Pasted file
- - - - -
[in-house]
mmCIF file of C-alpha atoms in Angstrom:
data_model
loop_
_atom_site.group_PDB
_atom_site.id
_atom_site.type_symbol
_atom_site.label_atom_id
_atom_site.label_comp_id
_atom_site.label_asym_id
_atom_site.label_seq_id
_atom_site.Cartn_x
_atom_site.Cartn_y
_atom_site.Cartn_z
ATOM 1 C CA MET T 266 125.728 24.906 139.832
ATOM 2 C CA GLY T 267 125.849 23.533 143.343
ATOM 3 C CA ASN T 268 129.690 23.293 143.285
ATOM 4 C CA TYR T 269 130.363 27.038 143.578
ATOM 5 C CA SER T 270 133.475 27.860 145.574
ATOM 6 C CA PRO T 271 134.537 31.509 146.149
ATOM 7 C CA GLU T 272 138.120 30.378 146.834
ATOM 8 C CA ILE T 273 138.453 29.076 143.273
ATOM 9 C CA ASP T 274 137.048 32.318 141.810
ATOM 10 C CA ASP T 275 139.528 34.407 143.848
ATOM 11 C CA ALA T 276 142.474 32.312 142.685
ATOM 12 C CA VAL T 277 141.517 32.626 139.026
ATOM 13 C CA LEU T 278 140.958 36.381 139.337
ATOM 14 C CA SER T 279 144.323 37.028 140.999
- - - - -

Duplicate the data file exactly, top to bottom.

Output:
[in-house]
mmCIF file of C-alpha atoms in Angstrom:
data_model
loop_
_atom_site.group_PDB
_atom_site.id
_atom_site.type_symbol
_atom_site.label_atom_id
_atom_site.label_comp_id
_atom_site.label_asym_id
_atom_site.label_seq_id
_atom_site.Cartn_x
_atom_site.Cartn_y
_atom_site.Cartn_z
ATOM 1 C CA MET T 266 125.728 24.906 139.832
ATOM 2 C CA GLY T 267 125.849 23.533 143.343
ATOM 3 C CA ASN T 268 129.690 23.293 143.285
ATOM 4 C CA TYR T 269 130.363 27.038 143.578
ATOM 5 C CA SER T 270 133.475 27.860 145.574
ATOM 6 C CA PRO T 271 134.537 31.509 146.149
ATOM 7 C CA GLU T 272 138.120 30.378 146.834
ATOM 8 C CA ILE T 273 138.453 29.076 143.273
ATOM 9 C CA ASP T 274 137.048 32.318 141.810
ATOM 10 C CA ASP T 275 139.528 34.407 143.848
ATOM 11 C CA ALA T 276 142.474 32.312 142.685
ATOM 12 C CA VAL T 277 141.517 32.626 139.026
ATOM 13 C CA LEU T 278 140.958 36.381 139.337
ATOM 14 C CA SER T 279 144.323 37.028 140.999